Having blood drawn can be a stressful and painful experience for pediatric patients, whose experience can be greatly influenced by the laboratory staff, the environment, and to a lesser extent, the procedure itself. Given the intimate nature of phlebotomy, the experience can be significantly different (and more substantial) for pediatric patients, and this should translate into adopting spaces and locations for pediatric phlebotomy that feel safe, comforting, and create a positive impression.
The Influence of Phlebotomy Staff
The pediatric patient responds best when staff are engaged in their work, are well-trained, and are focused on making the patient experience a positive one. The phlebotomists should be able to adapt their approach based on the age and mood of the child. Many health care organizations employ a child life specialist who serves to counsel or advise phlebotomists (among others) on communication and other pediatric patient engagement strategies. Even lacking an official position, designating certain clinical staff who have experience working with pediatric patients as advisors can be beneficial.
It is important to include parents and guardians in the experience. They may feel stress or anxiety regarding their child’s medical situation, and/or they may have their own fears of having blood drawn and project their emotions onto the child. Regardless of whether the parents/guardians are stressed or anxious, it is helpful to inform them that research has shown that a parent’s presence lowers the pediatric patient’s stress levels and that the child does not associate the pain of the procedure with the parent.
Allaying the fear of both the child and the parent or guardian will enable smoother blood draws and improve the experience for all parties involved.
Depending on the age of the child and the tests that are ordered, the phlebotomist may deploy different techniques for the blood draw. Infants and toddlers require different types of holds and distraction techniques than older patients, so be mindful of this. It is difficult to have a completely pain free procedure, so this emphasizes the need for the phlebotomist to be competent in pediatric collections in order to increase the likelihood of success on the first draw attempt. Additional options for mitigating pain include the use of topical numbing products1 or small devices that utilize vibration and cold temperature to minimize pain.2
Ultimately, good phlebotomy requires the practitioner to simultaneously perform proper technical actions and engage with the patient as a form of encouragement and distraction. Thus, it is helpful to have a variety of distraction items and techniques in the repertoire. Common distraction techniques include blowing bubbles, use of “I Spy” picture books, digital tablets, music, silly faces and noises, or even performing magic tricks. Parents and guardians likewise can be encouraged to bring their own distraction items.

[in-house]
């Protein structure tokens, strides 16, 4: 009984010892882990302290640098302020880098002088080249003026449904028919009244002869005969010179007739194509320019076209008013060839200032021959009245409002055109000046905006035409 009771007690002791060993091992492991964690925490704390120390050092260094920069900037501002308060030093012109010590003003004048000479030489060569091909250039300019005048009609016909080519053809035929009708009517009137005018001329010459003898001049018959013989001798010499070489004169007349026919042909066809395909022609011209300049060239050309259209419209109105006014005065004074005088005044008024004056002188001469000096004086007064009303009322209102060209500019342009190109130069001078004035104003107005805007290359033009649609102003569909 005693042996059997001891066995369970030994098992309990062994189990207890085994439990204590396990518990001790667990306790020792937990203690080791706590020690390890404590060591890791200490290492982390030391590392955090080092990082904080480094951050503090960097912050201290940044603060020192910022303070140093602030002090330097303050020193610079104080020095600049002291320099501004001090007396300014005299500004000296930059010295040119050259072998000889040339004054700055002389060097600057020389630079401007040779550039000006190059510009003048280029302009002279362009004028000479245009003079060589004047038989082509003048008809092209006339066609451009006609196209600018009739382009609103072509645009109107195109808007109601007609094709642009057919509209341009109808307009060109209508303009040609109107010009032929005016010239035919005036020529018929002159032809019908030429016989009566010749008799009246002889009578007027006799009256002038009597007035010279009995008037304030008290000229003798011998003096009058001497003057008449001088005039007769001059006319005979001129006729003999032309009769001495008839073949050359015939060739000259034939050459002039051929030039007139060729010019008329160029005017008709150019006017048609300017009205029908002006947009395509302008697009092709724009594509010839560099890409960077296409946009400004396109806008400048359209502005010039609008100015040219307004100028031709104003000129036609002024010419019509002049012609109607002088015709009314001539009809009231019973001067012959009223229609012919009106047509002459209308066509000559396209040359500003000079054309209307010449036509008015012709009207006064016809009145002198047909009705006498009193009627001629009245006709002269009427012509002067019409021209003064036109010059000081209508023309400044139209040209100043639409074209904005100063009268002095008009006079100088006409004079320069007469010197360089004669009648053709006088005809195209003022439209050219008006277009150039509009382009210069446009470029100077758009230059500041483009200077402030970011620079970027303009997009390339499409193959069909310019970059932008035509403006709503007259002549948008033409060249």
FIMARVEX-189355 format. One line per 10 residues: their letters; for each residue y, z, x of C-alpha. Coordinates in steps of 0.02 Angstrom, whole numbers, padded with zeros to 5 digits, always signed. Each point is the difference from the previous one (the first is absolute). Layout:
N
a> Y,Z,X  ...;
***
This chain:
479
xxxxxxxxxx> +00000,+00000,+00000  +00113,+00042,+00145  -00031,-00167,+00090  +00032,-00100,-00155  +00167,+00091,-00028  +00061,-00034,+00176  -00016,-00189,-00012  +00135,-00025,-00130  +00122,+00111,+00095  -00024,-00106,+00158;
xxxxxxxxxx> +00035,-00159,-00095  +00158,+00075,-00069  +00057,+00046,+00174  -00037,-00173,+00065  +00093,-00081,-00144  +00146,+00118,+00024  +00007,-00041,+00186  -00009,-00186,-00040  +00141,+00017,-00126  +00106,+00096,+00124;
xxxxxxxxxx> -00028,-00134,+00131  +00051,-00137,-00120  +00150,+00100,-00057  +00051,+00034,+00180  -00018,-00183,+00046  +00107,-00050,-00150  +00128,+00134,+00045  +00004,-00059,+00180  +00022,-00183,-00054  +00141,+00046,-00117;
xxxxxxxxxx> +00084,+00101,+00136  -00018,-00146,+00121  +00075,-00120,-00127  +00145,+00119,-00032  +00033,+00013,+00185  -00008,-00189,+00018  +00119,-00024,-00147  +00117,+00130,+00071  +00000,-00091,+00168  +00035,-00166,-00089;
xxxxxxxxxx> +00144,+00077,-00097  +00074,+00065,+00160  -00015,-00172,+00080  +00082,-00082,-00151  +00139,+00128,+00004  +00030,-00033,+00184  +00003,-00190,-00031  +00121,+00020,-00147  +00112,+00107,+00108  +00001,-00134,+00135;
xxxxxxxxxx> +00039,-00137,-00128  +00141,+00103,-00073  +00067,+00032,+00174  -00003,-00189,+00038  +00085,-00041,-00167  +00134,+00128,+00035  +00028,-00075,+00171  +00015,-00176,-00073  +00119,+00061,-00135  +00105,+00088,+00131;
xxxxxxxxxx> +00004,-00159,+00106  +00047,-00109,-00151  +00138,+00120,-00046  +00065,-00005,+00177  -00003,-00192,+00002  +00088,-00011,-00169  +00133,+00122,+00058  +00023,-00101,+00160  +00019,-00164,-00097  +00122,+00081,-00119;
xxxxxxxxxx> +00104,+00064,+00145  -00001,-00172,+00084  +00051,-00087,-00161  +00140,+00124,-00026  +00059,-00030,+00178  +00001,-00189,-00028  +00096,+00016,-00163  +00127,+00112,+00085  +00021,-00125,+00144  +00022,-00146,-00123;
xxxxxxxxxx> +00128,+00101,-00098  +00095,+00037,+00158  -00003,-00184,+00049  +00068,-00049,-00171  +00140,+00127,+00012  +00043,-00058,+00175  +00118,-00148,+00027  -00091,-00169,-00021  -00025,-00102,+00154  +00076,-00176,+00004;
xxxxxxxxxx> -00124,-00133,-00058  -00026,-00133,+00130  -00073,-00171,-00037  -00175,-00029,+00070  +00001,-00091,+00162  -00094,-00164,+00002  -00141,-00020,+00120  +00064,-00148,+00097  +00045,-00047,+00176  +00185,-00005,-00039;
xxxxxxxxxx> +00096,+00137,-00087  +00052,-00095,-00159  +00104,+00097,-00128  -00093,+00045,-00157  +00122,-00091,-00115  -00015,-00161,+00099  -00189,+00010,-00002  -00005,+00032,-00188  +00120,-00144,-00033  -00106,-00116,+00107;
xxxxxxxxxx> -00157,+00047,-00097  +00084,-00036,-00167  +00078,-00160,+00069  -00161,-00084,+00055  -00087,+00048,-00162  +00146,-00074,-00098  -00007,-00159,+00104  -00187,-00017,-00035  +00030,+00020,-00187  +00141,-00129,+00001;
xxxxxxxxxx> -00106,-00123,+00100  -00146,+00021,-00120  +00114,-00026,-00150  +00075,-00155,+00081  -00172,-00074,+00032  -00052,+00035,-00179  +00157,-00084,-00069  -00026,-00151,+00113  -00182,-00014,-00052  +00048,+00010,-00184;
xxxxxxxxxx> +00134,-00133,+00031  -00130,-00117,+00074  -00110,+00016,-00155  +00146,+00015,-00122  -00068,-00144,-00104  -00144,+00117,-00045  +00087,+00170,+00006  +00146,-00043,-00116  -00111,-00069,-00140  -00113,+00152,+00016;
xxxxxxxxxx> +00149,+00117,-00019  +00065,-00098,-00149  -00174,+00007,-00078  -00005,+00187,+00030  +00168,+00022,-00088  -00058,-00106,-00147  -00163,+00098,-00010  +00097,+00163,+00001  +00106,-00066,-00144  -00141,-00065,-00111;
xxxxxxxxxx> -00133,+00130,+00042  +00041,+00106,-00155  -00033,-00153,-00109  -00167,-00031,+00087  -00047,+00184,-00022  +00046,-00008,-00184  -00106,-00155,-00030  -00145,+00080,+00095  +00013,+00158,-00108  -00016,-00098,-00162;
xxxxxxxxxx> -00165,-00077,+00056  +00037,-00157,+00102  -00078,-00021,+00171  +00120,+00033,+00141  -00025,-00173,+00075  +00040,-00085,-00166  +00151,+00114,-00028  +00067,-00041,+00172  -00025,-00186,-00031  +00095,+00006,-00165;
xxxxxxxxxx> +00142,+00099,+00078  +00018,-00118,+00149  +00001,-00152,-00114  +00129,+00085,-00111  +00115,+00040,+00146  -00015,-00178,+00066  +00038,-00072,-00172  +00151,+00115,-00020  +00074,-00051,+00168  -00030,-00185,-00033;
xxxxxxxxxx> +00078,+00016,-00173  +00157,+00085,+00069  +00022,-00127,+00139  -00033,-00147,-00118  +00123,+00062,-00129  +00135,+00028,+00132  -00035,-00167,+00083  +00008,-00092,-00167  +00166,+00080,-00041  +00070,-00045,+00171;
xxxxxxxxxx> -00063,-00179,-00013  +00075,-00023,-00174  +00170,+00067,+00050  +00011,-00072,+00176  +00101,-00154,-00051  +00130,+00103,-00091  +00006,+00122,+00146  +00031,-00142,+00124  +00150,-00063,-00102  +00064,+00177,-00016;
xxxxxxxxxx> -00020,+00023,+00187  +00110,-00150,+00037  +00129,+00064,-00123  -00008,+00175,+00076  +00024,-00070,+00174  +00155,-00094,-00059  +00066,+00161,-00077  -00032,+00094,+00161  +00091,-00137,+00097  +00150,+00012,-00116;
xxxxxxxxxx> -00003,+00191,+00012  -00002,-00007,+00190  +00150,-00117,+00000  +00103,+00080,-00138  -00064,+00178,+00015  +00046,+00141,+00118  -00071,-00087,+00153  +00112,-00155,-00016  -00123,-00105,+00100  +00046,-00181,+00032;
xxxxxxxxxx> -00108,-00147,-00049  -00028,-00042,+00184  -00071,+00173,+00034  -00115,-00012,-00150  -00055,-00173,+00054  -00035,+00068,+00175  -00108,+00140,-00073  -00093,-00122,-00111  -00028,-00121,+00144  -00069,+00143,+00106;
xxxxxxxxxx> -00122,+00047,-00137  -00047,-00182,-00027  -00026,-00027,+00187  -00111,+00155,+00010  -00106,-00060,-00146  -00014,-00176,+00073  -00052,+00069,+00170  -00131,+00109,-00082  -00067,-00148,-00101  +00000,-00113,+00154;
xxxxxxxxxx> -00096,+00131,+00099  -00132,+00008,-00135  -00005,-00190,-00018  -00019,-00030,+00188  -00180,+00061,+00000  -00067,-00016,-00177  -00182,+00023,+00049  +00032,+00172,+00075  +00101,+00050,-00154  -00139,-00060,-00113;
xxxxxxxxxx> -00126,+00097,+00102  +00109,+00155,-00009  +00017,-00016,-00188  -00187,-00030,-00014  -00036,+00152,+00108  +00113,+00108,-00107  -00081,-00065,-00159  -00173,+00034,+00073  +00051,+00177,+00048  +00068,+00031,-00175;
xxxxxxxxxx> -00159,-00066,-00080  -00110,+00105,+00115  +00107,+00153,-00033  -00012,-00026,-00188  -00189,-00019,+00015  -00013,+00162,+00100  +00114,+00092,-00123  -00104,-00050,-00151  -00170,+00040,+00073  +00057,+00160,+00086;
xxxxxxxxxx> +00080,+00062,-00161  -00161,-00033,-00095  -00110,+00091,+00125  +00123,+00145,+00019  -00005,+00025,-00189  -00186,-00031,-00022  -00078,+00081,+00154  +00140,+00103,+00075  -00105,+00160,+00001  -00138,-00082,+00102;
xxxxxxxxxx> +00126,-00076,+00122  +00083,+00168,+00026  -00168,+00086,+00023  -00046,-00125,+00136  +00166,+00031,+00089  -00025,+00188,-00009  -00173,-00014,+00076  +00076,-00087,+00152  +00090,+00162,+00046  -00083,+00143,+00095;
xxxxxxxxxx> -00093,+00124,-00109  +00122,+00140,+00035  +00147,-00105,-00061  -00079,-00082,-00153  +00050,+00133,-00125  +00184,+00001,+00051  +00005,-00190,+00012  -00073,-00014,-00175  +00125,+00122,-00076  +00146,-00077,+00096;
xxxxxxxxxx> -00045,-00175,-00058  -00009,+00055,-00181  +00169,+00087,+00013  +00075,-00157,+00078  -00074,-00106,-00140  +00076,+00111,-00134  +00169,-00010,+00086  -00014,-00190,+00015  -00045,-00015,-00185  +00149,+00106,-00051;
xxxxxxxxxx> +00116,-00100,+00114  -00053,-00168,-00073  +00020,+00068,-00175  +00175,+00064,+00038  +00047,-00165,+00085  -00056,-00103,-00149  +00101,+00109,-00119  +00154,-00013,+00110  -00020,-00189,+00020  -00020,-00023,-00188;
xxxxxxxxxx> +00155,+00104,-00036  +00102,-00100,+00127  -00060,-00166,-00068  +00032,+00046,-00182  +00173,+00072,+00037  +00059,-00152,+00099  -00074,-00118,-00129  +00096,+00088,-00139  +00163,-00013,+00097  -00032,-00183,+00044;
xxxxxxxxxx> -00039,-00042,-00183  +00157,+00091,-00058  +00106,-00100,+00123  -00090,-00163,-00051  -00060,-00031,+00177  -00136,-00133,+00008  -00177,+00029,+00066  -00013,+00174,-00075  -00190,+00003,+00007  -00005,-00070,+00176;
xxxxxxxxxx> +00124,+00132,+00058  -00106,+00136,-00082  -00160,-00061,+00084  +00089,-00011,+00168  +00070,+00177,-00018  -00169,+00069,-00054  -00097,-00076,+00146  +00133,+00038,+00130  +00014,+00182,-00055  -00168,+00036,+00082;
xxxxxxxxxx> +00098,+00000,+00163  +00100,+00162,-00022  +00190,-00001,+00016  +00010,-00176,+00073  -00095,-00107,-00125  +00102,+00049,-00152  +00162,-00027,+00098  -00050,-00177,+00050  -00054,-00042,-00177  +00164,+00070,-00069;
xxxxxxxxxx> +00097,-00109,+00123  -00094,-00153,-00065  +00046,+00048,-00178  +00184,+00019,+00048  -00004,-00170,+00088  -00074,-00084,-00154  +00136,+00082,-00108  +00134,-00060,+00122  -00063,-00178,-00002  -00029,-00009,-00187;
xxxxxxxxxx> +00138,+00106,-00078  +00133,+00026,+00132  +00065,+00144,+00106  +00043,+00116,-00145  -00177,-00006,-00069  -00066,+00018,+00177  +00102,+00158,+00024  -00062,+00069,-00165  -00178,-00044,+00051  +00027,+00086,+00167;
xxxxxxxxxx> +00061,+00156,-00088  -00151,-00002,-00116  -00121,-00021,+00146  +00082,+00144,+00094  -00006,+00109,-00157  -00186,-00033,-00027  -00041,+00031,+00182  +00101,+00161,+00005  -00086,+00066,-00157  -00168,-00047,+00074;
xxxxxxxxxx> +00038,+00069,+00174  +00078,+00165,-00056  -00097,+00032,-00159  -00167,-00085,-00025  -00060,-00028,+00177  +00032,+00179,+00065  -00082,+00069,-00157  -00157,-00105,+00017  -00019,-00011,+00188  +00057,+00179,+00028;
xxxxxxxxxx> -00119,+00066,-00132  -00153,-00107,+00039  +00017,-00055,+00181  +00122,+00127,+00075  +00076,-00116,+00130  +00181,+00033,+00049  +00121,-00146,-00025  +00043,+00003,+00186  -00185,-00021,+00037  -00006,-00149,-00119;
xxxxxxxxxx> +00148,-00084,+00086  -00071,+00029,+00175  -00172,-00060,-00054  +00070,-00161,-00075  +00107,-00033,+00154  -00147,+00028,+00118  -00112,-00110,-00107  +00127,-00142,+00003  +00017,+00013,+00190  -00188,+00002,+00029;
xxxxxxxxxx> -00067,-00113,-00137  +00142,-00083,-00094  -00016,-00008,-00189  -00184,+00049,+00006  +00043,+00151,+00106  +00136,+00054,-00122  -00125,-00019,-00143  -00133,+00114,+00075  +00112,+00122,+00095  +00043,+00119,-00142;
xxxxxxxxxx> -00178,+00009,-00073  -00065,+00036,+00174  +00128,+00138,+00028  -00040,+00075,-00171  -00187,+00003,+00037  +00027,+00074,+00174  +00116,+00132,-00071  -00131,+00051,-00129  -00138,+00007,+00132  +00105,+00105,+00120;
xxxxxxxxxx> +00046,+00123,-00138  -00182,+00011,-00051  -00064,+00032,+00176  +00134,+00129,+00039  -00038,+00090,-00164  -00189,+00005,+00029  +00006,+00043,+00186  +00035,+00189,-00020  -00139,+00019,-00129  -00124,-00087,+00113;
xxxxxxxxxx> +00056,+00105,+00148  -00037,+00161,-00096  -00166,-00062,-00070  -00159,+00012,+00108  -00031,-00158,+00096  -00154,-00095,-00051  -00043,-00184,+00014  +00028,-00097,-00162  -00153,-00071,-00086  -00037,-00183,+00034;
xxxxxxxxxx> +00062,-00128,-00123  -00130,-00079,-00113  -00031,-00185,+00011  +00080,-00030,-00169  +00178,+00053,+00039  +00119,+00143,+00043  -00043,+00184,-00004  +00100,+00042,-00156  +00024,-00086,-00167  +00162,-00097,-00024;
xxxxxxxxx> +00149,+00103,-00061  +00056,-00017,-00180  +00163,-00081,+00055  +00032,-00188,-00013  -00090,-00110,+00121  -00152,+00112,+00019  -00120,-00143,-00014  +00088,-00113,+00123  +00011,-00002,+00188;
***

When the procedure is finished, the phlebotomist should praise the patient; certainly in the event that the patient is expected to have further blood draws. Offer a reward or prize, and feel free to provide extra incentives to this highly receptive patient population.
In addition to being clean and secure, the phlebotomy room should be bright and cheery with a variety of visible distractions. Certainly, it also must have the equipment that enables a safe and comfortable procedure with easy access to collection materials. Child life specialists can be helpful in designing these environments to achieve both objectives.
Several health systems across the country have installed pediatric phlebotomy rooms that have hidden artwork on the walls which is revealed under black light upon completion of the phlebotomy procedure.3 These dramatic transformations uniquely surprise children, and the aquatic or animal or astral displays help them forget what has just happened by replacing their fear with wonder.
Certainly, creating a positive pediatric phlebotomy experience demands some effort. It requires that, as laboratories, we move away from what is easiest for us to what is in the best interest of the patient. For a pediatric patient, today’s positive phlebotomy experience sets the stage for a positive health care experience tomorrow.
Jane M. Hermansen, MBA, MT(ASCP), is Manager of Outreach and Network Development at Mayo Clinic Laboratories in Rochester, Minnesota.
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